People with blood cancers who are immunocompromised are now advised to have a third primary dose of COVID-19 vaccine with an mRNA vaccine.
On 8 October the Australian Technical Advisory Group on Immunisation (ATAGI) recommended a booster third dose of vaccine as part of the primary course in individuals who are severely immunocompromised to address the risk of suboptimal or non-response to the standard 2 dose schedule.
The recommendation applies to all individuals aged ≥12 years with certain conditions or on therapies leading to severe immunocompromise.
- Active haematological malignancy
- Non-haematological malignancy with current active treatment including chemotherapy, radiotherapy, and/or hormonal therapy, but excluding immunotherapy with immune checkpoint inhibitors
- Solid organ transplant with immunosuppressive therapy
- Haematopoietic stem cell transplant (HSCT) recipients or chimeric antigen receptor T-cell (CAR-T) therapy within 2 years of transplantation.
- Immunosuppressive therapies including:
- High dose corticosteroid treatment equivalent to >20mg/day of prednisone for ≥14 days in a month, or pulse corticosteroid therapy.
- Multiple immunosuppressants where the cumulative effect is considered to be severely immunosuppressive.
- Biologic and targeted therapies anticipated to reduce the immune response to COVID-19 vaccine:
- including B cell depleting agents (e.g. anti-CD20 monoclonal antibodies, BTK inhibitors, fingolimod), anti-CD52 monoclonal antibodies (alemtuzumab), anti-complement antibodies (e.g. eculizumab), anti-thymocyte globulin (ATG) and abatacept
- excluding agents with likely minimal effect on vaccine response such as immune checkpoint inhibitors, anti-integrins, anti-TNF-α, anti-IL1, anti-IL6, anti-IL17, anti-IL4 and anti-IL23 antibodies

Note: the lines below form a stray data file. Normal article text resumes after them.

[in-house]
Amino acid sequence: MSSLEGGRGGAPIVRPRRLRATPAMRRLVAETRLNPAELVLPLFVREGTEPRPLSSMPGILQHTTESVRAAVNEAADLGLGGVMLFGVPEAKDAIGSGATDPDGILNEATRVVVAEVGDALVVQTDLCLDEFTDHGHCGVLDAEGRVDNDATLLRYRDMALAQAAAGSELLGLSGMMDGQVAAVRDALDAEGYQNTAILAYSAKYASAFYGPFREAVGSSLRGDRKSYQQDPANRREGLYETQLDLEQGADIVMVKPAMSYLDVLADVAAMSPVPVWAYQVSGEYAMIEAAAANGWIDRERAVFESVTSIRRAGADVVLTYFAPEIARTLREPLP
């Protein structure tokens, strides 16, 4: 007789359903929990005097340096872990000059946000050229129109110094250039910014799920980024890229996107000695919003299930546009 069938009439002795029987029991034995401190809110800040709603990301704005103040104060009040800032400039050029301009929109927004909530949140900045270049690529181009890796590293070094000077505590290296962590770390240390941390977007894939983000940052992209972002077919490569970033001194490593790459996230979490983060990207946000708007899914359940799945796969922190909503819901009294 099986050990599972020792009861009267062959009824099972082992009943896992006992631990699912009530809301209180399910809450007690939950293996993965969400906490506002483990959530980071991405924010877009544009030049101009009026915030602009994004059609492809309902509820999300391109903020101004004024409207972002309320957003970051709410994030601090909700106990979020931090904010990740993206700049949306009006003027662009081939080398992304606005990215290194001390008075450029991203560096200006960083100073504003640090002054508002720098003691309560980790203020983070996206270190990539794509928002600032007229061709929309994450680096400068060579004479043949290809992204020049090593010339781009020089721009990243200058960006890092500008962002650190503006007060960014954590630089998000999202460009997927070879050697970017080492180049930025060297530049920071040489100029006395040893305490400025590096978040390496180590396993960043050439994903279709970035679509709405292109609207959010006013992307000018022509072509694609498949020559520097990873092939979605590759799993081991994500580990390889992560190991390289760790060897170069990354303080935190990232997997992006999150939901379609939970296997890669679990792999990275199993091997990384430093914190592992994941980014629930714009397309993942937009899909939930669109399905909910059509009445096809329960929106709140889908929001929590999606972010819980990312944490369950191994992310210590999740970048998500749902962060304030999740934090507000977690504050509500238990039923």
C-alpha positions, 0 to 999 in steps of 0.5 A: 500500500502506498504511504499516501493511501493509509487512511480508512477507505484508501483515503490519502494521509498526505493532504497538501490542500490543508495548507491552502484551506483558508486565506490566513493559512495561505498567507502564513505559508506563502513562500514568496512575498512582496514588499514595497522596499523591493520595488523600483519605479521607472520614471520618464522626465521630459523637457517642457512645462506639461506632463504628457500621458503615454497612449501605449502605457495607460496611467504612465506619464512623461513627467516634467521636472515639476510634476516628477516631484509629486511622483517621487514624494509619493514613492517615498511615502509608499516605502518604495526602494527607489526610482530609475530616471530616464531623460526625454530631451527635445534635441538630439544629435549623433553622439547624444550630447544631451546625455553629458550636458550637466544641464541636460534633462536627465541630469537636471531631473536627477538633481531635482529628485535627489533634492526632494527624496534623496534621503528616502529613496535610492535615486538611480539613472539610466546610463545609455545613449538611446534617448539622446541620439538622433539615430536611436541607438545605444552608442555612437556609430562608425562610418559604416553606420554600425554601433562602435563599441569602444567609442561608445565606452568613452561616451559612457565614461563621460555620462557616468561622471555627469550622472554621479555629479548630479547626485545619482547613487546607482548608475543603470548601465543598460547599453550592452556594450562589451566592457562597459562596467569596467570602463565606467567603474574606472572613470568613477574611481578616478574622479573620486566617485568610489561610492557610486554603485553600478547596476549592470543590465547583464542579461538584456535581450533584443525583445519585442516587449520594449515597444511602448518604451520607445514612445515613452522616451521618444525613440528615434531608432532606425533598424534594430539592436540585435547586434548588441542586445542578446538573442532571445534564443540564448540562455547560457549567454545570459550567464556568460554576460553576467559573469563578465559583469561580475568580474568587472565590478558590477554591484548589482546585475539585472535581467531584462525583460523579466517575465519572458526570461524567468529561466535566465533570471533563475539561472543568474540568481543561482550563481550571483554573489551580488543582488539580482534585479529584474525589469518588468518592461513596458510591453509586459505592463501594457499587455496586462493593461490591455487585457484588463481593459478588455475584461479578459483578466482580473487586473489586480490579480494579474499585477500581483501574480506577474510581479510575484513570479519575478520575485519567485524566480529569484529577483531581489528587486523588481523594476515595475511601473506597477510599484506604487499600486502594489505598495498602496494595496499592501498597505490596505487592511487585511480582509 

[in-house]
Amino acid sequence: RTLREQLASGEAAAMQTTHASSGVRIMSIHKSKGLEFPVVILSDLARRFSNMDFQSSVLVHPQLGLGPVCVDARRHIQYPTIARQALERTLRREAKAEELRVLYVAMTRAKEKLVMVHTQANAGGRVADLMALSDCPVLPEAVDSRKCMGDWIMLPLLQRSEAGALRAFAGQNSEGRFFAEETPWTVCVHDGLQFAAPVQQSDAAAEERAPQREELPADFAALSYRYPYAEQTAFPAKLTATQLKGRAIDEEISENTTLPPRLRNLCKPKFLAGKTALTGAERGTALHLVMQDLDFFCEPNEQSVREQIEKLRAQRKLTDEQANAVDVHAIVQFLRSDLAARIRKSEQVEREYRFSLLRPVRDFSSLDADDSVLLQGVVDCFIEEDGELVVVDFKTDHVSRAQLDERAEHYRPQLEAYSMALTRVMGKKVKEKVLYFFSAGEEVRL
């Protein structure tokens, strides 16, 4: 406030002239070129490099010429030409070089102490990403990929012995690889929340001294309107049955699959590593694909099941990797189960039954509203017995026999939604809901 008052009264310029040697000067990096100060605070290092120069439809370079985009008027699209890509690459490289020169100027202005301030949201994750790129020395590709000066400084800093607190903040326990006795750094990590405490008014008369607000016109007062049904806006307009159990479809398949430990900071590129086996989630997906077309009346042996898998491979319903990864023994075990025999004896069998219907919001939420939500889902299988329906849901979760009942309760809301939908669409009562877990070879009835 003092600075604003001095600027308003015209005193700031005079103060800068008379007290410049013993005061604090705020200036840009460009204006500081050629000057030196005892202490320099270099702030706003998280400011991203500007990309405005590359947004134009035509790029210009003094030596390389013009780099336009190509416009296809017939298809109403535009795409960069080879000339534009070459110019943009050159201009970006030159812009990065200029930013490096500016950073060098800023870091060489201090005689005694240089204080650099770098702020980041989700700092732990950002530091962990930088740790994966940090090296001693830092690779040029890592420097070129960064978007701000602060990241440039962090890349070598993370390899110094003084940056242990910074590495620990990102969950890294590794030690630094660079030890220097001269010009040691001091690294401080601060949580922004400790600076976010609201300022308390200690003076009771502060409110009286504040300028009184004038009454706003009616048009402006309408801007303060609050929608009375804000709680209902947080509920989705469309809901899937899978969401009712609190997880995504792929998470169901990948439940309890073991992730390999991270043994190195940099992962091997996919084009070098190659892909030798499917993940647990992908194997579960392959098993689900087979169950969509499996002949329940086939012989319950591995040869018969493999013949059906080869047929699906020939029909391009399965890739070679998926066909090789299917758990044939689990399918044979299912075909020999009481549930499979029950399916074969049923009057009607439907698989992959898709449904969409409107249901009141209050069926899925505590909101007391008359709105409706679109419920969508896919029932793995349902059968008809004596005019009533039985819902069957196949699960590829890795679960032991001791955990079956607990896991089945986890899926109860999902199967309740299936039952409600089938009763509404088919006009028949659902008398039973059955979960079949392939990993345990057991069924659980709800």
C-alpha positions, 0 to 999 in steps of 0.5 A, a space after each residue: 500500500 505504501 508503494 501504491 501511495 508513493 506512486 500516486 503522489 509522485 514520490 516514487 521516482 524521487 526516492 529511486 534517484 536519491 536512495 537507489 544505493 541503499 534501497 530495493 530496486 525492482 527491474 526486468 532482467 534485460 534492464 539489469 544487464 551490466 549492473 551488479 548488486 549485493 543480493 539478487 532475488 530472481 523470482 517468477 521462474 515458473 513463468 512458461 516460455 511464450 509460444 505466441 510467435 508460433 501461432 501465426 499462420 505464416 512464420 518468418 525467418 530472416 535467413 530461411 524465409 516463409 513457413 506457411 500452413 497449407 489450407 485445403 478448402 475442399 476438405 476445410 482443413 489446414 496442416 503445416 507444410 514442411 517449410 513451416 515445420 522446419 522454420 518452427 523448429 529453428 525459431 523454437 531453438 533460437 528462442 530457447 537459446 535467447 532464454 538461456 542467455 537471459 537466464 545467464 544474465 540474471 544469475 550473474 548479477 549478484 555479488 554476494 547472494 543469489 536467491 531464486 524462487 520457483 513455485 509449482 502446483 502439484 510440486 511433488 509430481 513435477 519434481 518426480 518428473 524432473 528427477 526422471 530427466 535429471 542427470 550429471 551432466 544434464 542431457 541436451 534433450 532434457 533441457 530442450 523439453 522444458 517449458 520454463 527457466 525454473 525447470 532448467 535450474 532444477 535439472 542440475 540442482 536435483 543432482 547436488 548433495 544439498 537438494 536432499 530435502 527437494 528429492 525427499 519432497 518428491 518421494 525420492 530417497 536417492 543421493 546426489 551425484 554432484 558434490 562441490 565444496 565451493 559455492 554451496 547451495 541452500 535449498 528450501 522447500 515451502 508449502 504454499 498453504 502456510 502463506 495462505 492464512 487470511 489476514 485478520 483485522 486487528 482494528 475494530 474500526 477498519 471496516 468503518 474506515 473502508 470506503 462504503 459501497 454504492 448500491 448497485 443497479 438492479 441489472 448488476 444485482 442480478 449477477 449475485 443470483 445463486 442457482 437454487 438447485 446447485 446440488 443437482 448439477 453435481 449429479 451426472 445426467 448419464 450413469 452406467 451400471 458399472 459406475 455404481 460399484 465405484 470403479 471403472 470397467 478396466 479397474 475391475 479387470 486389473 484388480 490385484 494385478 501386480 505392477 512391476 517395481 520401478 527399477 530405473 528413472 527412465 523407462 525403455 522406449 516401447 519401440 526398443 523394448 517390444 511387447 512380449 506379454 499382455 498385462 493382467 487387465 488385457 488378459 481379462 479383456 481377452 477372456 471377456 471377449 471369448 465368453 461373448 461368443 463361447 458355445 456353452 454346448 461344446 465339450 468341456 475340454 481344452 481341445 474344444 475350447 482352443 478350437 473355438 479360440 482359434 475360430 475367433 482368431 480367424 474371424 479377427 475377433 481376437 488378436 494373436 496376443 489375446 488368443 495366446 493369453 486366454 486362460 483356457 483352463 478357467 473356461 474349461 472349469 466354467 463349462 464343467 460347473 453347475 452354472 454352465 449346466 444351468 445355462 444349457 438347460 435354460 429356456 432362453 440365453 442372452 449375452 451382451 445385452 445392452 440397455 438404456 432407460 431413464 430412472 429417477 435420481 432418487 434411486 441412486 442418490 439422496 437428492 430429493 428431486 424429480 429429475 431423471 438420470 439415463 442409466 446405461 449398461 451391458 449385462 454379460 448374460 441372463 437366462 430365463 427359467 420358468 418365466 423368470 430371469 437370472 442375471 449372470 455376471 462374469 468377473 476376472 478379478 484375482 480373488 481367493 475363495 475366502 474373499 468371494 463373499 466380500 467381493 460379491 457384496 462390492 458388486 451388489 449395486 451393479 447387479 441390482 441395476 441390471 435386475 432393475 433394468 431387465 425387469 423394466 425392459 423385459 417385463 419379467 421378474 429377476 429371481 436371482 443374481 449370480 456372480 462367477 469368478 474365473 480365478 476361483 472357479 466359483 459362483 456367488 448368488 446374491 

- Selected conventional synthetic disease-modifying anti-rheumatic drugs (csDMARDS):
- including mycophenolate, methotrexate (>0.4 mg/kg/week), leflunomide, azathioprine (>3mg/kg/day), 6-mercaptopurine (>1.5 mg/kg/day), alkylating agents (e.g. cyclophosphamide, chlorambucil), and systemic calcineurin inhibitors (e.g. cyclosporin, tacrolimus)
- excluding hydroxychloroquine or sulfasalazine when used as monotherapy
Federal Chief Medical Officer Paul Kelly said the recommendation was to go for one of the mRNA vaccines as the booster.
“The preference is to go for a third dose of the one you had first. So if you’ve had two Pfizer, the third one would be Pfizer. No one’s had two Modernas yet, so it would be likely be Pfizer. But if Pfizer is not available or unable to be taken, Moderna would be substituted,” he said.
“In certain circumstances, there may be a need to actually use AstraZeneca, for example, with some of the side effects of the second dose of an mRNA vaccine that would not be recommended to get a third one if that was the case. So there is flexibility. But the general principle is mRNA vaccine as the third dose.